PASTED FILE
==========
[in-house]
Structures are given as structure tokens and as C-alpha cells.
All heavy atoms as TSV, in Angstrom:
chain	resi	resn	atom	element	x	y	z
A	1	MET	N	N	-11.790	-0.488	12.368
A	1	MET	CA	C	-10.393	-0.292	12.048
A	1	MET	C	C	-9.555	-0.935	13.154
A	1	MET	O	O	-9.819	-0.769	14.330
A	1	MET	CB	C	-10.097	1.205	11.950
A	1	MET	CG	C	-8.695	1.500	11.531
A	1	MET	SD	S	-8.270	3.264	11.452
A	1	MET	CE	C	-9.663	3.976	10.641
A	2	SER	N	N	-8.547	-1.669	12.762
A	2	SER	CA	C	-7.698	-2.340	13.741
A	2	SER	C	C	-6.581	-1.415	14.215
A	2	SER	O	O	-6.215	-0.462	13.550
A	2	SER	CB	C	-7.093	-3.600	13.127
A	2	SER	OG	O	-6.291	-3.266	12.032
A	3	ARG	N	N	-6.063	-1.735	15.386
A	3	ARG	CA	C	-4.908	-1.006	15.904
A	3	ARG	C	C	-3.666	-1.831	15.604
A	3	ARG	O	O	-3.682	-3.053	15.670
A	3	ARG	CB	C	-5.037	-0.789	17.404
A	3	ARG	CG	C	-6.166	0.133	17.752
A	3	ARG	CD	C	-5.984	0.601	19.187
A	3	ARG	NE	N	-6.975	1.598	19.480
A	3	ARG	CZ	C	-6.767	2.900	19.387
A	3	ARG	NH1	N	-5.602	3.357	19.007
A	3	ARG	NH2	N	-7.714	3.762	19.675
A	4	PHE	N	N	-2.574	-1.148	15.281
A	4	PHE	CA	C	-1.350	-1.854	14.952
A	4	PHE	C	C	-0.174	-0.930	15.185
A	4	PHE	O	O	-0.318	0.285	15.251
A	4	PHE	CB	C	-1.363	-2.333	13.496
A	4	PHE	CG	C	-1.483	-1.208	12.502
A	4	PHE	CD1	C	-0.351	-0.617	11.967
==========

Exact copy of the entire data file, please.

[in-house]
Structures are given as structure tokens and as C-alpha cells.
All heavy atoms as TSV, in Angstrom:
chain	resi	resn	atom	element	x	y	z
A	1	MET	N	N	-11.790	-0.488	12.368
A	1	MET	CA	C	-10.393	-0.292	12.048
A	1	MET	C	C	-9.555	-0.935	13.154
A	1	MET	O	O	-9.819	-0.769	14.330
A	1	MET	CB	C	-10.097	1.205	11.950
A	1	MET	CG	C	-8.695	1.500	11.531
A	1	MET	SD	S	-8.270	3.264	11.452
A	1	MET	CE	C	-9.663	3.976	10.641
A	2	SER	N	N	-8.547	-1.669	12.762
A	2	SER	CA	C	-7.698	-2.340	13.741
A	2	SER	C	C	-6.581	-1.415	14.215
A	2	SER	O	O	-6.215	-0.462	13.550
A	2	SER	CB	C	-7.093	-3.600	13.127
A	2	SER	OG	O	-6.291	-3.266	12.032
A	3	ARG	N	N	-6.063	-1.735	15.386
A	3	ARG	CA	C	-4.908	-1.006	15.904
A	3	ARG	C	C	-3.666	-1.831	15.604
A	3	ARG	O	O	-3.682	-3.053	15.670
A	3	ARG	CB	C	-5.037	-0.789	17.404
A	3	ARG	CG	C	-6.166	0.133	17.752
A	3	ARG	CD	C	-5.984	0.601	19.187
A	3	ARG	NE	N	-6.975	1.598	19.480
A	3	ARG	CZ	C	-6.767	2.900	19.387
A	3	ARG	NH1	N	-5.602	3.357	19.007
A	3	ARG	NH2	N	-7.714	3.762	19.675
A	4	PHE	N	N	-2.574	-1.148	15.281
A	4	PHE	CA	C	-1.350	-1.854	14.952
A	4	PHE	C	C	-0.174	-0.930	15.185
A	4	PHE	O	O	-0.318	0.285	15.251
A	4	PHE	CB	C	-1.363	-2.333	13.496
A	4	PHE	CG	C	-1.483	-1.208	12.502
A	4	PHE	CD1	C	-0.351	-0.617	11.967